After it was made availble on twitter, the author of the selfie, whether it be Ellen, Bradly or both may not be able to stop others from using the work under fair-use – since it can be considered a major part of our modern (creative) culture, and thus “newsworthy”.

    3) Originality: It would be interesting to think if this work would attract any copyright to begin with. Since the fundamental element of copyright requires a work have sufficient originality, or creative expression – one could possibly argue that “selfies” cannot be understood as photographs that are deserving of copyright protection (for life + 50 years).

    For one thing: we must ask – do selfies require sufficient skill, or judgement at all? There are only so many ways one can pose in front a camera that is a short distance away from one’s face. Moreover, pressing a button on a camera phone and calling it “skill” may dilute CCH’s definition of the term.

    4) The role of the social media provider: if there is copyright protection in the selfie, Ellen did the right thing by uploading it to twittter, as you mentioned, twitter still allows users to retain the copyright in the content they submit.

    Facebook on the other hand is not so benevolent to its users. While it still allows its users copyright in their works, facebook states, that by uploading content “you grant us a non-exclusive, transferable, sub-licensable, royalty-free, worldwide license to use any IP content that you post on or in connection with Facebook (IP License).”

    All in all, this is a really interesting issue as it intersects with broader notions of authorship, fair-dealings and originality.

  2. Hey Denise, thanks for sharing your thoughts on this!

    I have some comments on Monas post regarding “Joint Authorship and Originality”

    I agree with the idea that Joint Authorship would be the most logical assumption. But the outcome of Cooper having copyright claims just because he pulled the trigger does leave me somehow unsatisfied.

    So i was wondering.. Depending on the sponsorship agreement between Samsung and the Academy, couldn’t Samsung be an author as well? Considering the 20’000’000$ sponsorship package, they will clearly have had such an intention. The rather contentious issue concerns the contributed originality to the picture. This does not necessarily require someone from Samsung to take the picture, does it? In other words: If Samsung asked the Academy to “take a selfie with some other celebrities”, we might assume that the contributed originality derives from such an instruction. I mean, the [i]idea[/i] to make a selfie during the Oscars is pretty cool, isn’t it? And this made the 3’000’000+ retweets possible in the end. So independent from any ageement between Samsung and the Academy to abandon the authorship and alienate it to Samsung, we might even assume Samsung has original authorship claims. This would ease the discussion about the legal consequences as Ellen passed “her” phone to Cooper.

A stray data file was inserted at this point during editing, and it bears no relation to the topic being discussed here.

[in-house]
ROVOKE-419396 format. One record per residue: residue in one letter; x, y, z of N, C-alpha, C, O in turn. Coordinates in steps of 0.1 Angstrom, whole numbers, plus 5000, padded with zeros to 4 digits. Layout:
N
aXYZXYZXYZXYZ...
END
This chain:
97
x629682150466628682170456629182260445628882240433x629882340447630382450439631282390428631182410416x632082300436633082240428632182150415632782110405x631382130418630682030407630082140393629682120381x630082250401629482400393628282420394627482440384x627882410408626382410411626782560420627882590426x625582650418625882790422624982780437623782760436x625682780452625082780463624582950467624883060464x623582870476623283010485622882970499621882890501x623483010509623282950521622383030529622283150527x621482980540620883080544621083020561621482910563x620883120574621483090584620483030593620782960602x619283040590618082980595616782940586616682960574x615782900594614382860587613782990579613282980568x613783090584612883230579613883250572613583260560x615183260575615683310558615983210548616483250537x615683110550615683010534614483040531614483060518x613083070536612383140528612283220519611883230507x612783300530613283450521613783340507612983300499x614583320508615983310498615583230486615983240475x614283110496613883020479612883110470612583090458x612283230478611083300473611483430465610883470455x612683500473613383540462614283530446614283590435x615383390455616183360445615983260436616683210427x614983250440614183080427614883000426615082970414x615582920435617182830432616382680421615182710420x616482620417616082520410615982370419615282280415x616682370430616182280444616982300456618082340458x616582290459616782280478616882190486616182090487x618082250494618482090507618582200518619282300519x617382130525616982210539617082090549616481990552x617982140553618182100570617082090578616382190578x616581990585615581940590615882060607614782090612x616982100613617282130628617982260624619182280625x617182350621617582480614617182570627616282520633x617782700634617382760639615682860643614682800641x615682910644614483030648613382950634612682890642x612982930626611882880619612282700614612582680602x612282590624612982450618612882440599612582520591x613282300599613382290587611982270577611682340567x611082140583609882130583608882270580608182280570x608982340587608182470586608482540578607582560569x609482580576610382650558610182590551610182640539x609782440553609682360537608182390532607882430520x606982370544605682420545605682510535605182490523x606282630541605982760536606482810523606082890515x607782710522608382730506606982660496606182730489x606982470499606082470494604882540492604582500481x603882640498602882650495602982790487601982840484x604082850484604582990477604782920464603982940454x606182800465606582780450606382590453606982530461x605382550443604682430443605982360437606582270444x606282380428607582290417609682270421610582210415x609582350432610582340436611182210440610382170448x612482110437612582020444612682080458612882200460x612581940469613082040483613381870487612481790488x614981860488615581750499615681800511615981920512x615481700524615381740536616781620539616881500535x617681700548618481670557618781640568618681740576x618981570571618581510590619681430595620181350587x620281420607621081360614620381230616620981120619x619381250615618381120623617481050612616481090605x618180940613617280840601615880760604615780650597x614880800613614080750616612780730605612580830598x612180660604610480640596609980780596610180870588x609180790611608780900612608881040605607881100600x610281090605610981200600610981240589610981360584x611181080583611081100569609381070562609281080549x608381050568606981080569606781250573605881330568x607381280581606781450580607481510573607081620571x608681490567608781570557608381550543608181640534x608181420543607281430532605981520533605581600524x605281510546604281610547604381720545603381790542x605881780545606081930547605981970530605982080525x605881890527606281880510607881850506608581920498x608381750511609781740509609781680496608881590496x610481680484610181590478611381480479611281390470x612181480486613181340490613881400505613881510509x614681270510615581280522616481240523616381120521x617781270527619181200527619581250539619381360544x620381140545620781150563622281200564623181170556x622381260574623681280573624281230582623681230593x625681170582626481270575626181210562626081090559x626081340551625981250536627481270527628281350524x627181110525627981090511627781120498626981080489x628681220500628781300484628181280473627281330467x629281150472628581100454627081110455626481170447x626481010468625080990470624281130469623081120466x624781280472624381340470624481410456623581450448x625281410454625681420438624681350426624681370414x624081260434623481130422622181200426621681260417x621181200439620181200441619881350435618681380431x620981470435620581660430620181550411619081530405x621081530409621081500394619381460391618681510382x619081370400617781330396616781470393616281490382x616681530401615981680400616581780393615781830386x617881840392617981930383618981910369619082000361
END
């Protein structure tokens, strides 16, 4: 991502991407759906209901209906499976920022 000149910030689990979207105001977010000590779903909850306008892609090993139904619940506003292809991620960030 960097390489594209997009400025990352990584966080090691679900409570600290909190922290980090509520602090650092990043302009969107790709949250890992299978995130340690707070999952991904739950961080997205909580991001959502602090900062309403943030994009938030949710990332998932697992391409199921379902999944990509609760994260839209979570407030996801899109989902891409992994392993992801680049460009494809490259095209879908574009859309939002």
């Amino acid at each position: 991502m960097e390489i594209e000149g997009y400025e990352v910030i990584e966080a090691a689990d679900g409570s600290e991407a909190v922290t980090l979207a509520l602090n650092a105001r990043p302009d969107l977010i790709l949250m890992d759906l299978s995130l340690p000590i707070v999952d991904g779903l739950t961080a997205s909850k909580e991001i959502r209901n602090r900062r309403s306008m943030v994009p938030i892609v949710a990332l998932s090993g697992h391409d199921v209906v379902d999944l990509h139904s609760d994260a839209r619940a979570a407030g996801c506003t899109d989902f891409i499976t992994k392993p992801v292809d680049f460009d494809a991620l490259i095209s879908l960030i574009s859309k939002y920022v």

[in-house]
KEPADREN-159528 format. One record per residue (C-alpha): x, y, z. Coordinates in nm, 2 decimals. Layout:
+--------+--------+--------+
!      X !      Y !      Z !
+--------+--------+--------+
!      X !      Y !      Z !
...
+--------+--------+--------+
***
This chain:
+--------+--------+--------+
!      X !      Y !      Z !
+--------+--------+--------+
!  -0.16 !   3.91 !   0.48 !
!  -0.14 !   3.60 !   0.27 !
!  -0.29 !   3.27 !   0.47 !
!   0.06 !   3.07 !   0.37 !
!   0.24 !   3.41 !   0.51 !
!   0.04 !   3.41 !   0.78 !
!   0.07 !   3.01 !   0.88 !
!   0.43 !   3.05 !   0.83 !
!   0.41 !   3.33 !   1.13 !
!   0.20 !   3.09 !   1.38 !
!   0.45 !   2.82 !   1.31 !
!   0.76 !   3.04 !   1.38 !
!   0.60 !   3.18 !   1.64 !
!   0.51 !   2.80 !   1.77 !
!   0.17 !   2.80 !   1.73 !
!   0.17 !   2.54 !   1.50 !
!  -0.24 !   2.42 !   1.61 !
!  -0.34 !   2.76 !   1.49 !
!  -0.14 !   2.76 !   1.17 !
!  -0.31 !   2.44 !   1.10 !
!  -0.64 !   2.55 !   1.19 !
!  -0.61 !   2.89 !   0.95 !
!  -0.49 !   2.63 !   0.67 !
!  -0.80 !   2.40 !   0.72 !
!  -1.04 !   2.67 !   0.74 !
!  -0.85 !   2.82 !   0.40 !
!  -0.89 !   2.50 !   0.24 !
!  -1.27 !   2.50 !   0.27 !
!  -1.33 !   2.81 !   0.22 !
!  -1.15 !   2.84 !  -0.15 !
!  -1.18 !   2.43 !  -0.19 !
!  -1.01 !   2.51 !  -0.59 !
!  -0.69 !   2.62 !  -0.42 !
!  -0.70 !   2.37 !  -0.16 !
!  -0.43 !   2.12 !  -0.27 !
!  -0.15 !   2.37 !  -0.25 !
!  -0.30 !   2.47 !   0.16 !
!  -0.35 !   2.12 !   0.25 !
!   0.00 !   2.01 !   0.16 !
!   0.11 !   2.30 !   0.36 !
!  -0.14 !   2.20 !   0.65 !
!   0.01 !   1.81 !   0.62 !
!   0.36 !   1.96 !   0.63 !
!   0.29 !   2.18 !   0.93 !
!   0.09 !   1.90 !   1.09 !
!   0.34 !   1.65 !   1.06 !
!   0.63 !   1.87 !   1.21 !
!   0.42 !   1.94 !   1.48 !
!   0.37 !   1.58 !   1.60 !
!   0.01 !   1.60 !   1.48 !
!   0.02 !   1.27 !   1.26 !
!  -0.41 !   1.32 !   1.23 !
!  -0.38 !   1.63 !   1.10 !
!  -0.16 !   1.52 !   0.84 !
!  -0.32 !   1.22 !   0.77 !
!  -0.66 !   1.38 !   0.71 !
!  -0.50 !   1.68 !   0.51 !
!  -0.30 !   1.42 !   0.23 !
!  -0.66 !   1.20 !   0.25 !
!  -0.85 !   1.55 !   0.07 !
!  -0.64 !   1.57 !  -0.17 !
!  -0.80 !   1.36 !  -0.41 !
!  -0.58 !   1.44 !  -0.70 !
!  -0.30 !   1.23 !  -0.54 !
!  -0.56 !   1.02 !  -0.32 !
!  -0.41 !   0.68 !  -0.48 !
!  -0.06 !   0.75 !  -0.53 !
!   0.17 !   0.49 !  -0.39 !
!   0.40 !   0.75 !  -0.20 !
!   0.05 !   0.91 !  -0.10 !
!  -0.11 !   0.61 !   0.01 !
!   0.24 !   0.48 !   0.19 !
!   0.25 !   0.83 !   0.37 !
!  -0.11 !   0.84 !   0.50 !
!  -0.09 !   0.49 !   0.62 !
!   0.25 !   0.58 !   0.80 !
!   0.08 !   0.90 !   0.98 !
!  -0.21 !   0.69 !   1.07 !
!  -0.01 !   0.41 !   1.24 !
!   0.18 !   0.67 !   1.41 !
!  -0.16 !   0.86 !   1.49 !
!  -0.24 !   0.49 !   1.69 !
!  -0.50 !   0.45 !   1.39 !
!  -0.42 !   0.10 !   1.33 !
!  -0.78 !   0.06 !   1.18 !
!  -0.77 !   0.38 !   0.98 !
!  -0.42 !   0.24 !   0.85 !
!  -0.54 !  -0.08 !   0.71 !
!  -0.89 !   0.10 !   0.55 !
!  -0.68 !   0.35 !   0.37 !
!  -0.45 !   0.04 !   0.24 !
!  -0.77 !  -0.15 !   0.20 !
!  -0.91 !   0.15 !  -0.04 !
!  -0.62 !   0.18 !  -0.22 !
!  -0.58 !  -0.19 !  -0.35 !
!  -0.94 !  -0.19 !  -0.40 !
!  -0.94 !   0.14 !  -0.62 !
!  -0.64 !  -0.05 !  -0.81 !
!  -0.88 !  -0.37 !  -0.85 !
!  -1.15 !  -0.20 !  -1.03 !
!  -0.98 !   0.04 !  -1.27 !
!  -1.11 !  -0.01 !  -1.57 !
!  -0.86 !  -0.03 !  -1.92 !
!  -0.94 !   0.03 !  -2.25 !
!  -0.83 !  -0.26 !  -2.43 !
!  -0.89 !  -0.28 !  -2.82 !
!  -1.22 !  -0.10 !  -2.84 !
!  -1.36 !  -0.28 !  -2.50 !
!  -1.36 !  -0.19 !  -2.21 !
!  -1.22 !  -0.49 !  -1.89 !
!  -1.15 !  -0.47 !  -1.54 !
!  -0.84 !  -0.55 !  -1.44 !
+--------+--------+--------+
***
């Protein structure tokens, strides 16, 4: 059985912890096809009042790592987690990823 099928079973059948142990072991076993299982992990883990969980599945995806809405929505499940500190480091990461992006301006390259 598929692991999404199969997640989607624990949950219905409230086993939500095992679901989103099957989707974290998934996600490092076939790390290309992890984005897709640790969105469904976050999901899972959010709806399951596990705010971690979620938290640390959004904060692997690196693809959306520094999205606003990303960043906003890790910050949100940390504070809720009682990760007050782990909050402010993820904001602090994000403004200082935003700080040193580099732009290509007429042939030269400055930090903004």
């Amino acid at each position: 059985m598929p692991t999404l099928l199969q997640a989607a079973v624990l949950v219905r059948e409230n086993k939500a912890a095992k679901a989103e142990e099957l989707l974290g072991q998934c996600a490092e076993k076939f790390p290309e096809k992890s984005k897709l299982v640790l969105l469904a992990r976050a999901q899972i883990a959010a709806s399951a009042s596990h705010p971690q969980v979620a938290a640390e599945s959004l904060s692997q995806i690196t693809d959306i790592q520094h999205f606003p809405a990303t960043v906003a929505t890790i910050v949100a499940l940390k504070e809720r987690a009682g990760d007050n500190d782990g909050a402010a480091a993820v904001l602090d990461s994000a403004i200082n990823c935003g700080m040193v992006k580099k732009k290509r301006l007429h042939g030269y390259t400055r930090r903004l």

To this effect, I would not generally agree with the argument that “selfies” do not require sufficient skill. This may or may not be be true for 99.99% of selfies which we see on social media platforms and where the “author” only needs to “press a button”. However, I think we have to admit that a selfie during the Oscars with some of today’s best known actors is the [i]primus inter pares[/i] regarding “selfies”. Not pushing the button required a lot of skill (which by the way lets me conclude that Cooper does not have authorship claims) but generating this oddly-unique atmosphere during the Oscars which has made the picture be one of the most discussed ones these days (and lets lawyers squabble about the legal implications).

    Think about it: How many regular, portrait-like pictures of Oscar-celebrities are there on the internet and how many like the one we are discussing right now?